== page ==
All of the fundamental terms of a commercial tenancy are contained in the document itself, unlike residential tenancies which have a range of legislation to protect the rights and well being of the Tenant, commercial Tenants are deemed to be capable of looking after themselves and much less protection is implied for the Tenant.

Heads of Terms

All of the agreed terms should be documented right at the outset in the Heads of Terms, even if the parties are not using land agents or professional consultants to broker the deal. A lease can take several weeks to conclude and it is often necessary to refer back to heads of terms to remind the parties what was agreed at the negotiation stage.

The lease, once drafted and entered into, will deal with a range of issues such as how much rent is paid, when, to who, can the rent be increased, who insures, who repairs etc. The lease will also cover a range of more unusual circumstances such as what happens if the building burns down or there are issues with the condition of the building. If you ever ask a solicitor what happens if… in relation to a commercial lease the answer will invariably be, what does your lease say?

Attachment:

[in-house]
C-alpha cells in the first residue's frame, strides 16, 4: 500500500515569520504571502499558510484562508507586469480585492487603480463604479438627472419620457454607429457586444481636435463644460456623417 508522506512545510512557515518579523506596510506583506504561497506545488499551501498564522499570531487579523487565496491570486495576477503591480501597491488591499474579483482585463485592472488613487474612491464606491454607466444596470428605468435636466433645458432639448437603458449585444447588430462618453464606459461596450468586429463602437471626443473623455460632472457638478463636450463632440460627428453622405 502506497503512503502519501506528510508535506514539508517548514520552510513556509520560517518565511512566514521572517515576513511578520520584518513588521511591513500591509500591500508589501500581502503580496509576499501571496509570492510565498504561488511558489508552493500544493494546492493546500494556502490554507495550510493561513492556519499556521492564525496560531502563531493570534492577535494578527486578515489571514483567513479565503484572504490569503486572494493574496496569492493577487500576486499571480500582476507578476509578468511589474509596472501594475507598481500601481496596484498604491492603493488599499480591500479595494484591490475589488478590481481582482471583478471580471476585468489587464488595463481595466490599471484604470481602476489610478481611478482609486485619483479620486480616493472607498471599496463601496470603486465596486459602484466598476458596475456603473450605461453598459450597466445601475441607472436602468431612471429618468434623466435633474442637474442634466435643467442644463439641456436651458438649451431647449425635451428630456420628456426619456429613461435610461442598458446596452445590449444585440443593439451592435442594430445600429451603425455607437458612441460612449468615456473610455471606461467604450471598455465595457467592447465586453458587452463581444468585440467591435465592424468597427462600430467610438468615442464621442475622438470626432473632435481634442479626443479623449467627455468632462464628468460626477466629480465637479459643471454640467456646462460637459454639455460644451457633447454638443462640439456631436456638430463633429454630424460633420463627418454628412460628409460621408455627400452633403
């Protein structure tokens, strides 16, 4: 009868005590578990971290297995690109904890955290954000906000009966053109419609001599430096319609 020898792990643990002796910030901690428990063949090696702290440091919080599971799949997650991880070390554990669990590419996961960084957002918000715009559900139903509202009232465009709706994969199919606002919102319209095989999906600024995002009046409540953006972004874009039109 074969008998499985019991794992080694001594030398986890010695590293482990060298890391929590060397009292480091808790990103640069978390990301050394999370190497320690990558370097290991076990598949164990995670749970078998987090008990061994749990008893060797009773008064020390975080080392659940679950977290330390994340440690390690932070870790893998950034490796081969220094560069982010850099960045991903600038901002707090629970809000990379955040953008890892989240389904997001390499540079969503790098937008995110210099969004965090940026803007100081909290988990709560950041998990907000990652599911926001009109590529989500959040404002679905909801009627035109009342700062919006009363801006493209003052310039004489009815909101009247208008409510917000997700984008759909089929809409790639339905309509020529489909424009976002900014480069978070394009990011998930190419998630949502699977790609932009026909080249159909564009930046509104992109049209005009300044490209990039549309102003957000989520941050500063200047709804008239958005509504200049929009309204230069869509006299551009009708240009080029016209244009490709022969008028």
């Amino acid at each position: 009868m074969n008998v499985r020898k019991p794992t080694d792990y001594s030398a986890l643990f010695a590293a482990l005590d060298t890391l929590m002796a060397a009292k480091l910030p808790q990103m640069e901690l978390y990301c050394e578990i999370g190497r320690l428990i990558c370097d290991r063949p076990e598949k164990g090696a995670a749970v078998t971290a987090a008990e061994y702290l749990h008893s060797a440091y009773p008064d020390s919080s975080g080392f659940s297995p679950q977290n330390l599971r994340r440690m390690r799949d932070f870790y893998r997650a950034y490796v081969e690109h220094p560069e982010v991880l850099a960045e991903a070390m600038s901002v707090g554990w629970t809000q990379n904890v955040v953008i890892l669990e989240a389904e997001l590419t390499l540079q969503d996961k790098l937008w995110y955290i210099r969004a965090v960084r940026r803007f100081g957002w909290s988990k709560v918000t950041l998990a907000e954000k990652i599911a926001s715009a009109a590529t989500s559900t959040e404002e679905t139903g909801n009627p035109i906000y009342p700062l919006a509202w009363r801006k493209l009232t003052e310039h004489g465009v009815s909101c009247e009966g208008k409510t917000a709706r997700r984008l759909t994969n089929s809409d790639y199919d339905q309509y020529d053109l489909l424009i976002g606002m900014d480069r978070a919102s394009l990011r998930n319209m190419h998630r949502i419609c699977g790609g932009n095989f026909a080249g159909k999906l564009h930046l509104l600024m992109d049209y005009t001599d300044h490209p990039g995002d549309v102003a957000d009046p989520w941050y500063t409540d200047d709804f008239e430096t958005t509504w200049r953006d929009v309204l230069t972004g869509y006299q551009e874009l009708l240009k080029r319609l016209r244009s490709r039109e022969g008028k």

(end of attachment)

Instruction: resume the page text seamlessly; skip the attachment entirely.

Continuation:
It is often the case that the parties are keen for the lease to be completed as soon as possible after heads of terms are agreed. I have completed a lease of part of an office building in one week but that was an exception and not the norm! It is imperative that Landlords do not allow eager Tenants into occupation until a lease has been completed, or if they do want to allow a Tenant into occupation early it is essential that they instruct their solicitor to prepare a Tenancy at Will or a Licence to Occupy which will bridge the gap between agreeing heads of terms and completing a formal lease.